Going through a high net worth divorce or for that matter any divorce can be quite stressful.

Similarly, family conflicts regarding custody, visitation and alimony can also be very upsetting.

Finding and hiring the right lawyer can be very helpful.

When you need a skilled lawyer to help solve a family problem, represent you in a divorce or to protect your children, you want to hire an attorney who is experienced and passionate about the practice of family law.

In a recent article, Attorney Wade Harrison shared his philosophy and passion about helping families through challenging situations.

When asked what he loves about family law, Mr. Harrison responded in the following manner:

My clients.

It did not start that way. Since the eighth grade I have known I am supposed to be a lawyer. I imagined myself in trials impressing judges and juries like the men I got to watch in court after school. I still have this image. I get plenty of time to polish it. As exhilarating as they are however, trials are just the tip of the family law iceberg.

I get to know my clients in a way few others in their lives do. My clients are like me, imperfect, sometimes broken, always human, most of the time complicated and at some level uniquely real. Unlike me, each of my clients is coping with the grief for the loss of their marriage relationship. My client’s behavior may be viewed as symptomatic of the grief stages of denial, guilt, bargaining, anger and resignation or it just may be his or her way of coping. I get to help each of them get through the grief, resolve the legal, financial and interpersonal issues associated with their on with the dissolution of their marriages, and get on with their lives.

My clients have interesting relationships, ambitions, talents and objectives. I have the opportunity to get to know them and try to understand who they really are and what they really want. Though I am with each of them during a difficult and often critical part of their life, it is only a small part of their life. Hopefully there will be much more life after divorce. Understanding this helps shape our relationship from the way we frame issues to the way we define success in negotiation or litigation.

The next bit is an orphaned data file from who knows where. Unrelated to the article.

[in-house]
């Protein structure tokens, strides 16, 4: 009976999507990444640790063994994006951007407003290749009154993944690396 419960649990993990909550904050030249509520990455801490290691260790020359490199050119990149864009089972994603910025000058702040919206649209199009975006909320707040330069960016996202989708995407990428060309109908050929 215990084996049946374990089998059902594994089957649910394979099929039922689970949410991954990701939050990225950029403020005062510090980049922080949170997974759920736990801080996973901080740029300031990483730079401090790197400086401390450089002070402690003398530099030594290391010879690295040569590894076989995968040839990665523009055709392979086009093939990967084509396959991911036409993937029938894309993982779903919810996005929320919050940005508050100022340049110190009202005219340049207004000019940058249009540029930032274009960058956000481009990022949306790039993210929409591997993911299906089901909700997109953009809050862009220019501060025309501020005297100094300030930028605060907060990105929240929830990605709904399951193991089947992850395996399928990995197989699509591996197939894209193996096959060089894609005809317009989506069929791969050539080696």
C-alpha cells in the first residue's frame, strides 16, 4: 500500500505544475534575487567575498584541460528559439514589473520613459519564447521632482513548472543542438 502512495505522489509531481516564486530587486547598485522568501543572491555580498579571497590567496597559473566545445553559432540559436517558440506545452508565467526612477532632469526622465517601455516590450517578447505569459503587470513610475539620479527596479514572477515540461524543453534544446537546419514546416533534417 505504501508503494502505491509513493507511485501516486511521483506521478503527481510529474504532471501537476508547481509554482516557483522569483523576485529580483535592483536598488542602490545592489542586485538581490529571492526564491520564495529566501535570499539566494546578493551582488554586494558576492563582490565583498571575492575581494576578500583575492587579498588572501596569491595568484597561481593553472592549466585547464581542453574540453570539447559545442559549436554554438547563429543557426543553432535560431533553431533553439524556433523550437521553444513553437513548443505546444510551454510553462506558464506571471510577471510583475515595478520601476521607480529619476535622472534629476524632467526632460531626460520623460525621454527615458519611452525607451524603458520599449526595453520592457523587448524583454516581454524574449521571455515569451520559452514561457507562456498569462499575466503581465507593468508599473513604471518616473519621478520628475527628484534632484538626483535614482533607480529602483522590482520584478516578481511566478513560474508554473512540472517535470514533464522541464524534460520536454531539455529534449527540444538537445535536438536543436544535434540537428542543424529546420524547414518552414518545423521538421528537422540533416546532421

I love to win. It is a real rush when a judge or jury vindicates our position in litigation. The desire to win made me want to be a lawyer in the first place. It is choosing the right fights and winning them the right way that keeps me loving the practice of family law. Choosing the right fight requires that my client and I actually be a team. We have to talk to each other and listen to each other. We have to be able to take the risk of making each other mad. We have to be able to admit when we don’t know the answers and when just knowing the questions is enough. We have to develop a common vision of what we want the future to look like, a common understanding of the resources available and how to deploy them and a common assessment of the risks associated with available options. Most important we must agree that my client’s decision about a particular objective, strategy or tactic is consistent with both of our professional and personal ethics.

This approach to the practice of family law is not easy. It is not for every lawyer or every client. It cannot work if there is a lack of trust on either my part or my client’s part. A very wise attorney in my town once said, “It is not the cases you take that make you most successful, it is the ones you turn down.” In my thirties and forties I did not understand what he meant. I now understand that I cannot earn every client’s trust or meet every client’s expectations. There are times when for whatever reason I cannot communicate in a way that will engender that trust. There are times when we cannot agree on an objective, strategy or tactic and that leads to the erosion of trust. There are times when we have trust, agree on everything and do not reach our objectives. There are even times when if I am honest with myself, I just don’t like being on the same team with my client. If these things happen and cannot be repaired, as much as I hate losing a client it is better for both me and my client to go our separate ways.

Recently, I contacted former clients to ask them to complete a survey for a professional peer review. These people did not owe me anything. They would have had good reason to repress memories of their divorce lawyer along with the inherently unpleasant circumstances associated with the dissolution of their marriages. Almost to a person they reported that they were doing well and their children were doing well. Nobody turned me down. They were happy to praise my efforts and those of my partner and paralegals. The next time I am down because I lose a client or a trial, I will try to remember to re-read these e-mails and rediscover why I love the practice of family law.

Wade Harrison